"Wait a minute," I hear some of you complaining. "If you're so hot about tubed preamps, why has the Threshold FET-10/e line stage lasted so long in your reference system?" Good question. Let me remind you that nothing is sonically right if it's harmonically wrong. And my master tapes have long told me that the FET-10/e line-level preamp really got the upper-midrange/lower-treble tonality right. This is the frequency range that makes or breaks soprano voice, and the Threshold didn't let me down. But deep in my heart I knew that its mastery over soundstaging and dynamics was less than perfect. Memories of the Conrad-Johnson Premier Three periodically flooded my consciousness. The way the C-J sculpted image outlines was a sound to behear. Certainly, no solid-state preampincluding the Thresholdcame close in this respect.
The final straw was my exposure to the Convergent Audio Technology SL-1 preamp (reviewed in December 1992 by Jack English). During the several weeks the CAT resided in the system, I connected with the music like never before. My level of sonic expectation would never again be the same. The CAT showed me that harmonic integrity, palpable imaging, and dynamic range can be bundled together in one package.
It was into this environment that the Jadis JPL made its grand entrance.
The Jadis JPL is a thing of beauty, a beguiling French damsel. The gold inner fascia set off against the chromed chassis finish looks positively luscious. Sitting as it did amid some pretty drab-looking neighboring gear in Bright Star Audio's "Rack of Gibraltar," Lesley had no trouble at all picking it out.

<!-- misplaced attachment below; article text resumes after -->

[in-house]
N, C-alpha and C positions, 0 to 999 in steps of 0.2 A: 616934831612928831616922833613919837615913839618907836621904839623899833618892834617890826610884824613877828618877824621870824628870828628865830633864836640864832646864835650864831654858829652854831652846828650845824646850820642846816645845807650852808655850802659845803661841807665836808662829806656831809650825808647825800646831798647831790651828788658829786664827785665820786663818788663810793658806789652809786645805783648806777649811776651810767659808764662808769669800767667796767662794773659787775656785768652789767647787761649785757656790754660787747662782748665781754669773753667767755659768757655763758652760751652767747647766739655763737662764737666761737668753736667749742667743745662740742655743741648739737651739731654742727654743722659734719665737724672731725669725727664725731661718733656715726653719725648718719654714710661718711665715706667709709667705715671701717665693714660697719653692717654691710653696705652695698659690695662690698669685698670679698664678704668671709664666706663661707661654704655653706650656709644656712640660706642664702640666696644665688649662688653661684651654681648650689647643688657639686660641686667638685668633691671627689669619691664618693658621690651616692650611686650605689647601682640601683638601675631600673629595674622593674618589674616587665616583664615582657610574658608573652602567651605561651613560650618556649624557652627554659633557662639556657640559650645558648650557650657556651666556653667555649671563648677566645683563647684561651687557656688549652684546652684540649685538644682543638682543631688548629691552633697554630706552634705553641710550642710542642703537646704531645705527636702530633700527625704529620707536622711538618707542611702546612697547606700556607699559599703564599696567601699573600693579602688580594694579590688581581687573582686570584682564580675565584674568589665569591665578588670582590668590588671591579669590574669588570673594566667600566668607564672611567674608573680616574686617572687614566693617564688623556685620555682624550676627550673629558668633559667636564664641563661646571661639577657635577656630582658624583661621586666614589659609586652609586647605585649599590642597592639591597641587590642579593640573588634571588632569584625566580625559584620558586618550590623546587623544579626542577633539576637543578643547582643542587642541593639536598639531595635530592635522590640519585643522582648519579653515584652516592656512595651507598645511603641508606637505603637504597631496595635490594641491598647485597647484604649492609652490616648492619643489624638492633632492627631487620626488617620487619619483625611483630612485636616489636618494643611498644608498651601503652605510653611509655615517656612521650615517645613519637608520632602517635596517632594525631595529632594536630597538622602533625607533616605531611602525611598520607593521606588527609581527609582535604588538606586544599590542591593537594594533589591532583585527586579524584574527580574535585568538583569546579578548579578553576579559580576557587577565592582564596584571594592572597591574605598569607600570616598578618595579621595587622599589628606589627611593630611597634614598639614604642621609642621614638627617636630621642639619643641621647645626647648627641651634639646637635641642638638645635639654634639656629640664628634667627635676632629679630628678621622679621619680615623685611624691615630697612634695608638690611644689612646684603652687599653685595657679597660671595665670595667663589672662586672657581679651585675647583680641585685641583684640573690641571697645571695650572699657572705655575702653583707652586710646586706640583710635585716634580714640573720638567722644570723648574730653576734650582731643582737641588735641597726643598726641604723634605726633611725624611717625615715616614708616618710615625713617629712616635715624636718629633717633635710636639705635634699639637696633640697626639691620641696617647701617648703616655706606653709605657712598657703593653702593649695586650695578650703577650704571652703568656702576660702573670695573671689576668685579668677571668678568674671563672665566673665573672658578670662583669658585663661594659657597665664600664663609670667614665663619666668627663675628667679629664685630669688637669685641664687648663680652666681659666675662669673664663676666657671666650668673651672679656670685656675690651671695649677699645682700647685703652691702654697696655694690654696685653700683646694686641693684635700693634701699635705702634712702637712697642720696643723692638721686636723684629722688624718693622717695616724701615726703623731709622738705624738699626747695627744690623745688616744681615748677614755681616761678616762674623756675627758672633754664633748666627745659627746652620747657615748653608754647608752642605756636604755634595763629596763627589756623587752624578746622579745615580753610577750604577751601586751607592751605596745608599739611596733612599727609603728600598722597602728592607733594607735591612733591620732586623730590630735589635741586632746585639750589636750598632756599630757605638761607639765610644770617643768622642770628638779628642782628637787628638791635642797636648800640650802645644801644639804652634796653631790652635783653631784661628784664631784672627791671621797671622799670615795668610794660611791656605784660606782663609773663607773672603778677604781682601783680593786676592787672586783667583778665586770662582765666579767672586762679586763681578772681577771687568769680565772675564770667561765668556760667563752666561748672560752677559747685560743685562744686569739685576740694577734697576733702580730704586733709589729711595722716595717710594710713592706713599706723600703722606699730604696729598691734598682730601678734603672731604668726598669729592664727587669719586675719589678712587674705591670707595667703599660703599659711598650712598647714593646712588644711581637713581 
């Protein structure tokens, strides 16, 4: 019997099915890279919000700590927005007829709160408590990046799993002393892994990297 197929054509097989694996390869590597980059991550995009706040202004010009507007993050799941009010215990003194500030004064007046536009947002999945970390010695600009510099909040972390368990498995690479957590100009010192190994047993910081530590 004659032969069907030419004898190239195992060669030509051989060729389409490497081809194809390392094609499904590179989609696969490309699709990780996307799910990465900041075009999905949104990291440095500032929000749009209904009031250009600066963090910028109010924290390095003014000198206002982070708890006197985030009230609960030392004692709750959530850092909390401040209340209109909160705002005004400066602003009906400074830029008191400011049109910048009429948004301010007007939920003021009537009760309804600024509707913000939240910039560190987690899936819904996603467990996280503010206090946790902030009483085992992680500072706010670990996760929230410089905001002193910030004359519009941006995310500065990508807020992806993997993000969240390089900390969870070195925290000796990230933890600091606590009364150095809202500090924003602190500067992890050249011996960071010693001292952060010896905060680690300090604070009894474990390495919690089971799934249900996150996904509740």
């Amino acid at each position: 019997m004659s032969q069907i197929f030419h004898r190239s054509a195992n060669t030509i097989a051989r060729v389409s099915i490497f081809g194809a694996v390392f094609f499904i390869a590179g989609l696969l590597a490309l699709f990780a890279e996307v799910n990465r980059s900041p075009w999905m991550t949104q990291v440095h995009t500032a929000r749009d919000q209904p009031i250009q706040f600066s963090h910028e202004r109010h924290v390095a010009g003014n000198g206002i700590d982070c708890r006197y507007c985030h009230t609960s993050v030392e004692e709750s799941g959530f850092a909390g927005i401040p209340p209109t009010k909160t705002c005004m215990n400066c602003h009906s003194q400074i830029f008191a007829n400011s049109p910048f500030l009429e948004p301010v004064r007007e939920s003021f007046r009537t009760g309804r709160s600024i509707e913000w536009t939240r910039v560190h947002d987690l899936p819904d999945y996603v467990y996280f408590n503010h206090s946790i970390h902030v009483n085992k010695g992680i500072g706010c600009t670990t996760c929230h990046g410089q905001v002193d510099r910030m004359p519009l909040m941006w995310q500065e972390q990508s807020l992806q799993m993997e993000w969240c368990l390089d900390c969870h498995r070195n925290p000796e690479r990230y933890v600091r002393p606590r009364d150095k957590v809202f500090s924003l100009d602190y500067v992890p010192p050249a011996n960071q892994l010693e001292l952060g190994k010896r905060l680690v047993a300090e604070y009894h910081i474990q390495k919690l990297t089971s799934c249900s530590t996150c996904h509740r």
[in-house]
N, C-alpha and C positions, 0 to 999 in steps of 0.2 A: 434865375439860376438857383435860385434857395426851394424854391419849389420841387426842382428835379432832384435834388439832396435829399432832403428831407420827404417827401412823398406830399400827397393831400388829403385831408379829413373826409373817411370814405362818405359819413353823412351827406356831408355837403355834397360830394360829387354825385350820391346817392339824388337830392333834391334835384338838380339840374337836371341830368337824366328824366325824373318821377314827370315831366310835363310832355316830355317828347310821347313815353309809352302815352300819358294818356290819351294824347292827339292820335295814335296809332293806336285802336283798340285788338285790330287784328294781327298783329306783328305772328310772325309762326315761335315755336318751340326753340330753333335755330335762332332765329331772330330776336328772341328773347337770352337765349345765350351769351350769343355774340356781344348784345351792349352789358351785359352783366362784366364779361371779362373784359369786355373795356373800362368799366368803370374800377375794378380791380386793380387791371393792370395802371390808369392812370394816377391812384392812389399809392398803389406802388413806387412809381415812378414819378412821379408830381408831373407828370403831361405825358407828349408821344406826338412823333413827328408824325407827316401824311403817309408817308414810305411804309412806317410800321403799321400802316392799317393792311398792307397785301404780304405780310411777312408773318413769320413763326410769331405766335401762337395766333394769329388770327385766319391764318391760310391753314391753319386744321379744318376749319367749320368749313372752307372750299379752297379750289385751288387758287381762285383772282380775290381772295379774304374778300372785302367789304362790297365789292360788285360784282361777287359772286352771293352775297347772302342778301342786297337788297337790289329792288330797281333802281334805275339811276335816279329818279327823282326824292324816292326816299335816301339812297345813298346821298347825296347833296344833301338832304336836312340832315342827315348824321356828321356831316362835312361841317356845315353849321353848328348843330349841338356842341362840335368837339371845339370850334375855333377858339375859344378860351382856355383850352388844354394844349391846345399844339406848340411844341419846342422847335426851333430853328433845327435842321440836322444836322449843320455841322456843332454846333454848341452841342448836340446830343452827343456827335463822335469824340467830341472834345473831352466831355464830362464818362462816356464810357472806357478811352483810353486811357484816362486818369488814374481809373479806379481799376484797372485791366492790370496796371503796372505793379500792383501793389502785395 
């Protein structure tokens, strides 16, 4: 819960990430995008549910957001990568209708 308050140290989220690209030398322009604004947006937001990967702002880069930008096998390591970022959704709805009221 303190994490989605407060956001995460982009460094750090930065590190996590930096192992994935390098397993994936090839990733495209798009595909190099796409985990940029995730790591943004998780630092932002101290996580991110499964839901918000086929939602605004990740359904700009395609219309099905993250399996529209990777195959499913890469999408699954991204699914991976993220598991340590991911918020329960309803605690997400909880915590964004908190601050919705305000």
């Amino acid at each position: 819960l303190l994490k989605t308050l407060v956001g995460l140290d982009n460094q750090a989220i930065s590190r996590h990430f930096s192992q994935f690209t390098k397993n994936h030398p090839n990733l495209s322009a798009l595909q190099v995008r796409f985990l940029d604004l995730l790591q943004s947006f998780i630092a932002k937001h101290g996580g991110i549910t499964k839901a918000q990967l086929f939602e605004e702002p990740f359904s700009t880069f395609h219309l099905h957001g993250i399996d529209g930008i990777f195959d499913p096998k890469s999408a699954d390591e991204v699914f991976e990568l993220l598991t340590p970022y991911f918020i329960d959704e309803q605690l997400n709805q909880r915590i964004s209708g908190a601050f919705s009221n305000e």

"Oh, what's that?" she asked.
"That there, my love, is the El Dorado of preamps."
Having looked over the JPL's schematic, it's difficult for me to objectively identify the source of its sonic magic. The design, by Jadis's Andr;ae Calmettes, is pretty conventional. The four line-level inputs and one tape loop are routed through three 12AX7 dual triodes (footnote 1). Voltage gain on the order of 35dB is provided by the first two 12AX7s, which are cascaded together. The final tube in the chain, used as a cathode-follower buffer stage, allows the use of long cable runs to the power amp without the danger of treble rolloff. There's also a dedicated CD input that uses a single 12AU7 as a buffer stage (unity gain). This input is DC-coupled to the 12AU7's grid, while the regular line inputs are AC-coupled via a 1;uF capacitor. The quite beefy power supply deploys solid-state bridge rectifiers followed by a capacitive filter network. As a final touch, active regulation is provided for the tube plate voltages.